Also noteworthy is that the paper insert is also recyclable. They contain 10% of recycled fibers, and the paper we use comes from a North American paper mill that is FSC certified (Forest Stewardship Council).
Finally, the plastic cartons protect the eggs better than pulp which is something our customers appreciate. You can easily check for cracked eggs by just turning the carton over.
Why do some eggs float in water?
An egg that floats in water is actually a very old egg and should not be eaten, because it is not fresh! The reason that old eggs float is that the air cell that occurs naturally when the egg was laid has expanded, because the egg has aged. Check the best before date on the carton if you see this.
You are a B-Corp. What is that?
We are very proud to be a B-Corporation, and we’re the first farming company to become so.
B-Corps are committed to creating benefits for all stakeholders (workers, suppliers, customers, community, and the environment). There is a rigorous application process to becoming certified as such. You can learn more here.
What causes blood spots in an egg?
Blood spots are caused by the rupture of a blood vessel on the yolk surface when it’s being formed. A blood spot is in fact an indication of a very fresh egg. As an egg ages, the blood spot diffuses across the white and becomes almost undetectable as time goes on.
Blood spots can occur in up to 6% of all brown shelled eggs. From time-to-time, the incidence of blood spots in eggs increases above the normal, 6% rate, when the hens in a flock get excited by changes in lighting, changes in temperature, or when they catch a cold. Candling methods reveal most eggs with blood spots and those eggs are removed, but even with electronic spotters, (as we have) it is impossible to remove them all. We also carefully inspect the eggs with cameras that check the interior when we package them but due to shell density, color, contrast and depth, some of these eggs do get through. Sometimes, if the spot is small, it can be cut out with the tip of a knife and the egg is still good to eat.
Do you feed the hens corn or soy?
Our free range hens’ feed does contain corn and soy. Soy provides our hens with the protein they need in their diets, and we have not yet found a cost-effective alternative to soy. If we were to switch to the currently available soy alternatives, the cost of our eggs would increase tremendously. Our hens’ egg production would decrease and their grain consumption would increase, in order to make up for the efficient nutrition that soy supplies.
While other customers have contacted us with questions about corn or soy, we have not received any reports of corn or soy allergies being triggered by eating our organic eggs. We encourage you to contact your health care provider if you have concerns.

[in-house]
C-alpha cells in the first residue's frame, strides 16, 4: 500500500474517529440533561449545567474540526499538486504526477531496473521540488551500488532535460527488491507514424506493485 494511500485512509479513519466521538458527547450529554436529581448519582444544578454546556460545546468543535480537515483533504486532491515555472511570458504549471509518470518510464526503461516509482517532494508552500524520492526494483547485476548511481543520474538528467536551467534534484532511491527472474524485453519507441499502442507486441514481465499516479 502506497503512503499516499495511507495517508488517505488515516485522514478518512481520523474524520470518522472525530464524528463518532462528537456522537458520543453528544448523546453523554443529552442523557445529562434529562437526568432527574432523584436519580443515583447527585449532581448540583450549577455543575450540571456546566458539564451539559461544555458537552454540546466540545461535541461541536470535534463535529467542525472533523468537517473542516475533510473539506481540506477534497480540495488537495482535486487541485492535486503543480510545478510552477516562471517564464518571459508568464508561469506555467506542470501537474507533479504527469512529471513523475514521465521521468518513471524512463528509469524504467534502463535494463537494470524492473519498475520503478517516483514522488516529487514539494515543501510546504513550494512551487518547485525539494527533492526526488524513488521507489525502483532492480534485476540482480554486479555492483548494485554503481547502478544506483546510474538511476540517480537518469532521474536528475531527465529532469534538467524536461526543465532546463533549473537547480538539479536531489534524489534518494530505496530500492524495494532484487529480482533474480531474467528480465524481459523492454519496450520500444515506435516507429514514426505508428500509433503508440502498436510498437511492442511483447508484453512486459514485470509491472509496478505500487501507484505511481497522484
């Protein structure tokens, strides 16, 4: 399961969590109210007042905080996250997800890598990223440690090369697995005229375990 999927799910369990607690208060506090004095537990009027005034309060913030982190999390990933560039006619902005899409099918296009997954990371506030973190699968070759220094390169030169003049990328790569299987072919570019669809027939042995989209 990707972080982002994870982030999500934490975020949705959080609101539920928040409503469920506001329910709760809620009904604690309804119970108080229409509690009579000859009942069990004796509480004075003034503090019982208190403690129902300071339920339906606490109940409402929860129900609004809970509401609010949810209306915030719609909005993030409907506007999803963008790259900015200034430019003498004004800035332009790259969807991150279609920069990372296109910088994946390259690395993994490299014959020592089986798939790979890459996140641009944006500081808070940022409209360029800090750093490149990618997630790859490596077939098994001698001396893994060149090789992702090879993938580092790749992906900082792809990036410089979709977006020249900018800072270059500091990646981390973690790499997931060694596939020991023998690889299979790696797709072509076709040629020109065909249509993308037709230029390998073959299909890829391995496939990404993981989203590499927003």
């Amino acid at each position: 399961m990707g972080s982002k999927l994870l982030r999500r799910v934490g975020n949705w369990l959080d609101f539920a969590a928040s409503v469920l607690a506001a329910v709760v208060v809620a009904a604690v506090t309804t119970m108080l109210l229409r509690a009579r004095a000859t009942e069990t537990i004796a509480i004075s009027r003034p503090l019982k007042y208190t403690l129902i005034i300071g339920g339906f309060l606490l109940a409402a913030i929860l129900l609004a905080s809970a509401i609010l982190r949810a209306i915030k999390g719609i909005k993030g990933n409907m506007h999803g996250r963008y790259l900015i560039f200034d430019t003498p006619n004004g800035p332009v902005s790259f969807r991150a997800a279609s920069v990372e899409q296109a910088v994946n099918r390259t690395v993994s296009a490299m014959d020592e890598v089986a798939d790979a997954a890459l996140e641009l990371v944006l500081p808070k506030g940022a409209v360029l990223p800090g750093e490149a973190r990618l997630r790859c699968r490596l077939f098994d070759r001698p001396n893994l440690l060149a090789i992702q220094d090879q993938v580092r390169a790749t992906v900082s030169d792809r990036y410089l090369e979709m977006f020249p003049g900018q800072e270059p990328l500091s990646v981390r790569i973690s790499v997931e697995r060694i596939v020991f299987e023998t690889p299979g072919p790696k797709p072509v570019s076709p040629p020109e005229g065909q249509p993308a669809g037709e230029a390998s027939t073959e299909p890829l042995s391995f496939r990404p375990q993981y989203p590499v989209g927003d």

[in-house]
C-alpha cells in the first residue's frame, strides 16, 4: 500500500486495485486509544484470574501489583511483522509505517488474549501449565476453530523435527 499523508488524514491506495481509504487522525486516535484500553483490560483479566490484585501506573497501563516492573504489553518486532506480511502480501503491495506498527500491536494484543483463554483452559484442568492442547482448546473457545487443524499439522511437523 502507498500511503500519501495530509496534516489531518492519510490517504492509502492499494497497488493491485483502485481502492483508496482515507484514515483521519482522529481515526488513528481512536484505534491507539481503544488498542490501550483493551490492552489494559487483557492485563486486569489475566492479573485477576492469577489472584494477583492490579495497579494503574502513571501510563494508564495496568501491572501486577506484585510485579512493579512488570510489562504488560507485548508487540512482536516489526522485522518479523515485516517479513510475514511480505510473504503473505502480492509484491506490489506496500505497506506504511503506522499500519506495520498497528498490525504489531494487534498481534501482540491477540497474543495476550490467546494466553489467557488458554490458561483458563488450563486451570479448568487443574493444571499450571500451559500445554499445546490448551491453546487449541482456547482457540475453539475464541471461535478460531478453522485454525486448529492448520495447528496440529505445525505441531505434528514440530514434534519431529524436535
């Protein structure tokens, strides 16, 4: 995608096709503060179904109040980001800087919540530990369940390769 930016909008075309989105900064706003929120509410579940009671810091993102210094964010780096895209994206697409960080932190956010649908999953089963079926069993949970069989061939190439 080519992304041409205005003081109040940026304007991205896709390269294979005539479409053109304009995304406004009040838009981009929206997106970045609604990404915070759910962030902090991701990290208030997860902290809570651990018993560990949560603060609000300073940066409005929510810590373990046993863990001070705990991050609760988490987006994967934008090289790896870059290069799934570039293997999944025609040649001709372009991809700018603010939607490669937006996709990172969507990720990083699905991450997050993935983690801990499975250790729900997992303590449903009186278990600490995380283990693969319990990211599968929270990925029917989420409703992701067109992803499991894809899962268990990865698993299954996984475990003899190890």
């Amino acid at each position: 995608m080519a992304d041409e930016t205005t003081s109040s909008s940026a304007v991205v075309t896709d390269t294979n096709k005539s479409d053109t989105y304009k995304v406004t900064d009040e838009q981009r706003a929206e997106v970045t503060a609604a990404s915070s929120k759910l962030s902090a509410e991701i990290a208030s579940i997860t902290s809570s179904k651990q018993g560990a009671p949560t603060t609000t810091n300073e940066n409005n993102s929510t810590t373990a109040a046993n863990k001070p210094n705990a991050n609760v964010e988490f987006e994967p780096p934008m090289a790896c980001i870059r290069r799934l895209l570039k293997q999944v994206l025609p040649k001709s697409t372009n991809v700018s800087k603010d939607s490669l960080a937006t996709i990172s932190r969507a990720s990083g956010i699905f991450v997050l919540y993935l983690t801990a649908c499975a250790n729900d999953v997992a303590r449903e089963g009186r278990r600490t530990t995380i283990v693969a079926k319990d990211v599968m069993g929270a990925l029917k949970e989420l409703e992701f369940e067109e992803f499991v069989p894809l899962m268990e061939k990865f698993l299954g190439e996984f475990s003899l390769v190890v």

Are Pete and Gerry's Organic Eggs GMO Free?
Definitely. All organic products must be GMO free. So the feed our free range hens eat is 100 percent Certified Organic and not genetically modified.
May I join your network of small family farmers?
We’d love to chat with you about joining our Small Family Farm Team! Please send us a message to: firstname.lastname@example.org and we’ll put you in touch with one of our team members here.
Do you de-beak your hens?
We do not de-beak our hens. De-beaking is a cruel and unnecessary practice, which some conventional egg producers use to cut costs by restricting the ability of their hens to eat grain.
We do practice beak trimming, not for our financial benefit, but for protecting the weakest members of our flocks. Our chicks are given a very mild trim at 10 days of age to prevent a sharp hook from developing on the end of the beak. This practice is accepted and recommended by the scientific advisory committee of Humane Farm Animal Care. The scientific committee of Humane Farm Animal Care has determined that a very minor trim of the sharp tip of the beak on or before the chick is ten days of age is humane, and often more humane than leaving aggressive hens with a means to hurt other hens, no matter how much space available to them.
Although free range hens can be wonderful and nurturing, the truth is that they can also be incredibly cruel and vicious to the weakest members of the flock. The trim prevents the dominant members of the flock from hurting the weaker members when they are older. After the trim, the chicks immediately scramble around, eat, drink, scratch, and peck as normal.
Mild beak trimming is done at our free range pullet farm in a completely humane manner as outlined above.
A great resource for more detailed information about our standards can be found at Certified Humane’s website here
Did I see one of your trucks picking up eggs at a factory style farm?
No, we were not there to pick up eggs! The opposite actually, we were delivering our organic eggs. The reason for this is that many eggs are still delivered directly to grocery stores from farms, which is known as Direct Store Delivery. We prefer to deliver our eggs ourselves right to their warehouse or stores. But in many cases, due to pre-existing distribution contracts, we have to deliver to a big factory-style egg producer who takes our eggs onto their trucks and then makes the delivery. So that is why you will see our organic egg trucks at those locations from time to time. We would never source our organic eggs from those places, but we do have to ride on their trucks sometimes.
Are your organic liquid egg whites pasteurized?
Our 16 ounce container of organic liquid egg whites are pasteurized and are great for most baking applications. Want to find locations where our egg whites are sold? Check here.